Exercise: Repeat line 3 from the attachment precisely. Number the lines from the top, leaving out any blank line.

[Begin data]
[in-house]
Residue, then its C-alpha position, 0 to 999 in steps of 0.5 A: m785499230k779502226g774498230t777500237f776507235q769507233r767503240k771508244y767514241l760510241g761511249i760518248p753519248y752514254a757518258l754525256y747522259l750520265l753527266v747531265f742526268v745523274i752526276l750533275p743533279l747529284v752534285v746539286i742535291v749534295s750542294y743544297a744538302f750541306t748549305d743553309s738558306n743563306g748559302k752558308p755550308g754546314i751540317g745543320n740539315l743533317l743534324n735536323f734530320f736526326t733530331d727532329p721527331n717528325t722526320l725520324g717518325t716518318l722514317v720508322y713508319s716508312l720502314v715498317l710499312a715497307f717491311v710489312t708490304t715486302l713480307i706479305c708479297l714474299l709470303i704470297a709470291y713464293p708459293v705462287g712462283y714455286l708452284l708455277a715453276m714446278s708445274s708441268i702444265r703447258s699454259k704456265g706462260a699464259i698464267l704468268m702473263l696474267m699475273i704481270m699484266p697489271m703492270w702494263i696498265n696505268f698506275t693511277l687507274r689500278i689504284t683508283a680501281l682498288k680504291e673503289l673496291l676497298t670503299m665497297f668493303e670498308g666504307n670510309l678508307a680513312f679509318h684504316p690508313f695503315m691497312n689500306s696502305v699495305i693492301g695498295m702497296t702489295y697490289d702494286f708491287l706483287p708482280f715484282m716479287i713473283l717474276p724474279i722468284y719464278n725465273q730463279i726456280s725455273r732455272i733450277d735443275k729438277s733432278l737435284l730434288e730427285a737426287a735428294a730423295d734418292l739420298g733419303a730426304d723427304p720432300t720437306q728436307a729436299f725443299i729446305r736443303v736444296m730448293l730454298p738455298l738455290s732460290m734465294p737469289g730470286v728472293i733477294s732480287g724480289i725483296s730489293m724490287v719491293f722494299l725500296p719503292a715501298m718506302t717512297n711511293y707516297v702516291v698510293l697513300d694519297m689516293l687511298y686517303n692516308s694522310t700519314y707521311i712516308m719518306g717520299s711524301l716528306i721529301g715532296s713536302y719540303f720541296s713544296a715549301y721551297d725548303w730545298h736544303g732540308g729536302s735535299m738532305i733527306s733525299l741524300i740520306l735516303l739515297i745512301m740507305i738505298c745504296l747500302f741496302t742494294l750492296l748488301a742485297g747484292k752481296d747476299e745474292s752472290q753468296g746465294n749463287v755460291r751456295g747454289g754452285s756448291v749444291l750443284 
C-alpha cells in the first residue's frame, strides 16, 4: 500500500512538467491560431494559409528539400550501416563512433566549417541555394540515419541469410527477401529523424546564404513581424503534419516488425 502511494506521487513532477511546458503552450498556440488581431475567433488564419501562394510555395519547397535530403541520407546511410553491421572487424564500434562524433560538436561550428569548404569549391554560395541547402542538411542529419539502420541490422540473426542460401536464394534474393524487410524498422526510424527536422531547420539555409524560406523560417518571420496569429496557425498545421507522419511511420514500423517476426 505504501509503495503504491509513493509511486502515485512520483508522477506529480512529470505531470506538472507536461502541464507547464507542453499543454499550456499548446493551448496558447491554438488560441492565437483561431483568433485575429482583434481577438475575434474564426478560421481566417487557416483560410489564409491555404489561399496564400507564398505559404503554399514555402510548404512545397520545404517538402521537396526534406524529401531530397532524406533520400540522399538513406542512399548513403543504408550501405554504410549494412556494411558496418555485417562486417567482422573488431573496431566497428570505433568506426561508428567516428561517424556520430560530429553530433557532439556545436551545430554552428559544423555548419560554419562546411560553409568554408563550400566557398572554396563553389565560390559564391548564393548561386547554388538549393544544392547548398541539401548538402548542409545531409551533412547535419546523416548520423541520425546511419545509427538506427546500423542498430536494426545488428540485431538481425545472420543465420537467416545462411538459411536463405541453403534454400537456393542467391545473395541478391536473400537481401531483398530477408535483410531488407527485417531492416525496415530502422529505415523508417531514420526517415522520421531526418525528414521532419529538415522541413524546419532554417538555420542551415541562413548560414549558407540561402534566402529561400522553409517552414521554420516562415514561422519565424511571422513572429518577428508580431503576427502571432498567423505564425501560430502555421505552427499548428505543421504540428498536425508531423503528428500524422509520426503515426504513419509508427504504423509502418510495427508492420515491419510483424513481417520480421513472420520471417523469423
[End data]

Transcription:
C-alpha cells in the first residue's frame, strides 16, 4: 500500500512538467491560431494559409528539400550501416563512433566549417541555394540515419541469410527477401529523424546564404513581424503534419516488425 502511494506521487513532477511546458503552450498556440488581431475567433488564419501562394510555395519547397535530403541520407546511410553491421572487424564500434562524433560538436561550428569548404569549391554560395541547402542538411542529419539502420541490422540473426542460401536464394534474393524487410524498422526510424527536422531547420539555409524560406523560417518571420496569429496557425498545421507522419511511420514500423517476426 505504501509503495503504491509513493509511486502515485512520483508522477506529480512529470505531470506538472507536461502541464507547464507542453499543454499550456499548446493551448496558447491554438488560441492565437483561431483568433485575429482583434481577438475575434474564426478560421481566417487557416483560410489564409491555404489561399496564400507564398505559404503554399514555402510548404512545397520545404517538402521537396526534406524529401531530397532524406533520400540522399538513406542512399548513403543504408550501405554504410549494412556494411558496418555485417562486417567482422573488431573496431566497428570505433568506426561508428567516428561517424556520430560530429553530433557532439556545436551545430554552428559544423555548419560554419562546411560553409568554408563550400566557398572554396563553389565560390559564391548564393548561386547554388538549393544544392547548398541539401548538402548542409545531409551533412547535419546523416548520423541520425546511419545509427538506427546500423542498430536494426545488428540485431538481425545472420543465420537467416545462411538459411536463405541453403534454400537456393542467391545473395541478391536473400537481401531483398530477408535483410531488407527485417531492416525496415530502422529505415523508417531514420526517415522520421531526418525528414521532419529538415522541413524546419532554417538555420542551415541562413548560414549558407540561402534566402529561400522553409517552414521554420516562415514561422519565424511571422513572429518577428508580431503576427502571432498567423505564425501560430502555421505552427499548428505543421504540428498536425508531423503528428500524422509520426503515426504513419509508427504504423509502418510495427508492420515491419510483424513481417520480421513472420520471417523469423